Are You Putting Customer Lives At Risk By Not Using OEM Glass?
The days of using hammers, mallets, and dollies are almost entirely a thing of the past. With the advancements in cars and their safety systems, everything a technician does during the repair process is integral to the overall structure of the vehicle. An improper repair can not only cause damage to the car but could be a more significant safety issue than we think. If we don’t repair a vehicle following exact OEM procedures, then certain safety technologies may no longer work. Fewer safety features on a car = more car accidents.
The most significant difference between OEM and aftermarket or OEE (Original Equipment Equivalent) glass is how they are engineered. All glass made for cars has to have specific safety requirements before it’s sold in the United States, so that’s reassuring on both ends. However, despite OEE glass looking and being built like OEM glass, they are reverse engineered are compatible with every car. If you don’t see the OEM stamp on the product, then you’re working with an aftermarket equivalent.
Some of the differences between OEM and OEE glass is due to the Advanced Driver Assistant Systems (ADAS). According to Industry Expert Bob Beranek, “the glass clarity is absolutely imperative to make sure everything works properly.” Aftermarket windshields are sometimes wavy, have different tint colors, leak noise, and more. These are minor differences that, as a technician, you may not always see right away. However, because of the way cars are made nowadays with advanced technologies, not using OEM glass in a repair may negate or interfere with the advanced safety features on the vehicle. Thus, putting your customers at a higher risk for a collision and creating a more dangerous car to drive.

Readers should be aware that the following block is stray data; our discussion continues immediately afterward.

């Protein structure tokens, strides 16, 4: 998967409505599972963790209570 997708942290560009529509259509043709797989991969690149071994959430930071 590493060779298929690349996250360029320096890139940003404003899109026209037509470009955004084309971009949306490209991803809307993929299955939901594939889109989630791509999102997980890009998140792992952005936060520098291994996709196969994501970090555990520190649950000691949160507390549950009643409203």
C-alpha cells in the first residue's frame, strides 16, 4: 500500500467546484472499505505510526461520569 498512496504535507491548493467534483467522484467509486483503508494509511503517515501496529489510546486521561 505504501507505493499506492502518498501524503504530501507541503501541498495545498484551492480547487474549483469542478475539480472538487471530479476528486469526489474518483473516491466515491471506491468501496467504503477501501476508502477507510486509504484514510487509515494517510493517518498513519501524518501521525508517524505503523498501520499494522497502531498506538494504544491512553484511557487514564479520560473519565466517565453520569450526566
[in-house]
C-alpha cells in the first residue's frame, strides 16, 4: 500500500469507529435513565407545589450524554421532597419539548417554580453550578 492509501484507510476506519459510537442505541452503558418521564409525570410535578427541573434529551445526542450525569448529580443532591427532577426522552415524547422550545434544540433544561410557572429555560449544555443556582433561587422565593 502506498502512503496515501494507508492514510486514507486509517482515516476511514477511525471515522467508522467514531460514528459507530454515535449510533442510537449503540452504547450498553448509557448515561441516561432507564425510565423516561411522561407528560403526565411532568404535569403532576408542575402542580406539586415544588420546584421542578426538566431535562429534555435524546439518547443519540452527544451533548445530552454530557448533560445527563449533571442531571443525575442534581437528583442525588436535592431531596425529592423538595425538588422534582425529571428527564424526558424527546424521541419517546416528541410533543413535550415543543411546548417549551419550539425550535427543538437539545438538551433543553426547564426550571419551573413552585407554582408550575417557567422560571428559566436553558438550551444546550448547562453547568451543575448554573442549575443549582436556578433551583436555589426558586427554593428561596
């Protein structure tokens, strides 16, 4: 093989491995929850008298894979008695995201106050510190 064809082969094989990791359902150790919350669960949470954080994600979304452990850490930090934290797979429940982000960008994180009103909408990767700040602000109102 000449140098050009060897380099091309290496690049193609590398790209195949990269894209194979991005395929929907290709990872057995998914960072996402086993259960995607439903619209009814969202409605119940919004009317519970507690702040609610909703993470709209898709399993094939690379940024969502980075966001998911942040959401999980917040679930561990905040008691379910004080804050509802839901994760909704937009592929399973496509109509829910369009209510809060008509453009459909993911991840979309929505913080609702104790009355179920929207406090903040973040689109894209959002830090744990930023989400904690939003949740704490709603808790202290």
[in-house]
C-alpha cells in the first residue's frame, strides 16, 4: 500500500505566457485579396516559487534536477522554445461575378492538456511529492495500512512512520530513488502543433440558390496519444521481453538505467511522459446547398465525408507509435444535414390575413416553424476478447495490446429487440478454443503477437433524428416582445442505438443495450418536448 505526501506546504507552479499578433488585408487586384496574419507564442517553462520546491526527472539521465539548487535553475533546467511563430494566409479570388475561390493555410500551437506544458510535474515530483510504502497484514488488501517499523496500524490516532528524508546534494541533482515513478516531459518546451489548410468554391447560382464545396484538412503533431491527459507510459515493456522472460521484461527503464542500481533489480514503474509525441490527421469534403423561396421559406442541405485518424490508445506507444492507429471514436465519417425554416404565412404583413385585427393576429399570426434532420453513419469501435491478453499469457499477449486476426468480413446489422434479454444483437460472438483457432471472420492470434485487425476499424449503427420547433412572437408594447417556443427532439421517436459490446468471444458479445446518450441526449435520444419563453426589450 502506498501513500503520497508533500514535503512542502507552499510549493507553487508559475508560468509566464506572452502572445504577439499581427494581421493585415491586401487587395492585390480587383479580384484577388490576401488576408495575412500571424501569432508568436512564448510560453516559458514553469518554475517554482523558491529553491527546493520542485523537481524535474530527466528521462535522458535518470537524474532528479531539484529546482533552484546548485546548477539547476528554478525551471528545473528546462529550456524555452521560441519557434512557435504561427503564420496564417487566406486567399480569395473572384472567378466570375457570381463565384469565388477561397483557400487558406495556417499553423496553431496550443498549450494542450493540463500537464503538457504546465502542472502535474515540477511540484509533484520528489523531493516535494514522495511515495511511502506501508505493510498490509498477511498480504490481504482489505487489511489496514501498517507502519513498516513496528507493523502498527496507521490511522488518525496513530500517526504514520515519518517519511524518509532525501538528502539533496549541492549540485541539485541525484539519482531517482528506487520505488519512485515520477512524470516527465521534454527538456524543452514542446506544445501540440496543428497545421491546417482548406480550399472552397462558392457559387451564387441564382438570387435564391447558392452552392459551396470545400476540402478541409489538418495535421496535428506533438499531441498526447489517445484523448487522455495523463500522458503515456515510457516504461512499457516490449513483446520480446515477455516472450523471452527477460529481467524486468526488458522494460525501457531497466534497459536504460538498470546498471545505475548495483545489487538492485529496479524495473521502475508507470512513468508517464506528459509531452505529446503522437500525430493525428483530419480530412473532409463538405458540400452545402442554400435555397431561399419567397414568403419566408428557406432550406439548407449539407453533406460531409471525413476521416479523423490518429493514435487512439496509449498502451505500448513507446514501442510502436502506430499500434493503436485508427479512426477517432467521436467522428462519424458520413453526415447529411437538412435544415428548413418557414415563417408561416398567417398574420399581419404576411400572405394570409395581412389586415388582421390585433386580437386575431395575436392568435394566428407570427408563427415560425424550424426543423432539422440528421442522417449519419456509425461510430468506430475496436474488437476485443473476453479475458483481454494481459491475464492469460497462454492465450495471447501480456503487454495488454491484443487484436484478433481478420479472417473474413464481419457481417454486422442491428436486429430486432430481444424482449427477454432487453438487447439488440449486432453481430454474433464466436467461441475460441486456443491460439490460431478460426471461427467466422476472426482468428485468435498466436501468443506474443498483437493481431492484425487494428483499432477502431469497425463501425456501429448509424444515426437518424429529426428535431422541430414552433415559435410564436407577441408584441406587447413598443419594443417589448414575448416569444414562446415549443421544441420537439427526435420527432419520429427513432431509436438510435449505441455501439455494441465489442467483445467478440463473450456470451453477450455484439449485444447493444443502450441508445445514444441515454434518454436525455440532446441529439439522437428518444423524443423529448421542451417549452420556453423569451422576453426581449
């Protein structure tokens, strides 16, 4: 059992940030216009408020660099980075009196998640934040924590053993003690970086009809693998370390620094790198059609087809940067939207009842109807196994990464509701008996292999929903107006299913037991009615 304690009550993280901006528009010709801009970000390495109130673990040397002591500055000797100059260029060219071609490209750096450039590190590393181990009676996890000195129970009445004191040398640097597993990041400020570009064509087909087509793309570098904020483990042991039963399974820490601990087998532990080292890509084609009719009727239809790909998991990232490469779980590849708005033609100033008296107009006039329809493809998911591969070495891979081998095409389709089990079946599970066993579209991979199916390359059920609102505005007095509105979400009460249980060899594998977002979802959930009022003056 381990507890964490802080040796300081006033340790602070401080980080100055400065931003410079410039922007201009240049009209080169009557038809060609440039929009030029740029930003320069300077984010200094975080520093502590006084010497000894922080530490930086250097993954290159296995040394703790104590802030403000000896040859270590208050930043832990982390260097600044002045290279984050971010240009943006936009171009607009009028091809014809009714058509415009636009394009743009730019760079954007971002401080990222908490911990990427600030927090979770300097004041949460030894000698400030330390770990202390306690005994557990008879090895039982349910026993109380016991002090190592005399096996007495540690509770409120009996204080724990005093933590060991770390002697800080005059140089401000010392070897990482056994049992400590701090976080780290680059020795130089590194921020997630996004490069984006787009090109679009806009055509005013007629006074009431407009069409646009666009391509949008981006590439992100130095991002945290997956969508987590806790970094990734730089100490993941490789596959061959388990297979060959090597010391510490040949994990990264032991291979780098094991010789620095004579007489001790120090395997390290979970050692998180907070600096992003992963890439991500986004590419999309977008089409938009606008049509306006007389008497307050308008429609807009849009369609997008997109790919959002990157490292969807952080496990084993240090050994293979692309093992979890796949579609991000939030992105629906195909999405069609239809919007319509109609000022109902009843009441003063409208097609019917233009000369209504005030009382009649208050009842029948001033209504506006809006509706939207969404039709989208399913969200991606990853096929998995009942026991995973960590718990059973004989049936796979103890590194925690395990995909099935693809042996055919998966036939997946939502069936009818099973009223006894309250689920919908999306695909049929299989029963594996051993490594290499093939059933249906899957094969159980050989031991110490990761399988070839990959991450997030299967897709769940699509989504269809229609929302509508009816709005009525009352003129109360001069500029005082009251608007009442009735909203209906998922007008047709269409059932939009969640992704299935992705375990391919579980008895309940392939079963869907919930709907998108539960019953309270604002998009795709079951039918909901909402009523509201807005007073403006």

For Honda’s new models, these systems include Forward Collision Warning, Collision Mitigation Braking System, Lane Departure Warning, Adaptive Cruise Control, and more. Subaru’s ADAS system “EyeSight” has adaptive cruise control, lane departure warning, automatic pre-collision braking, rear cross traffic alert, and more. Even Mercedes-Benz issued a statement saying, “Aftermarket glass often does not account for complex electrical components [involved in ADAS] and may interfere with your vehicle’s electronic systems, or cause these electronic systems to not function properly.”
Despite the constant pressure auto repair shops feel from insurance companies to use the more affordable OEE option, ultimately it comes down to the exact vehicle. Older models may still be able to get away with aftermarket glass since the car won’t have the amount of (if any) advanced technologies newer models may have. Give the customer the option to pay out of pocket for the manufacturer-recommended windshield if their insurance company won’t. Knowledge is power and its up to the auto repair shop to inform the customer of all the reasons why they should always opt for OEM glass on their car.
The strict rigors vehicle glass has to go through before it can be sold in the United States makes it one of the essential parts of a car. But when a vehicle is equipped with ADAS, always repair using OEM glass to maintain the safety features of that car. Anything less than that, and who knows what could happen. It’s not a risk any technician or driver should be willing to take.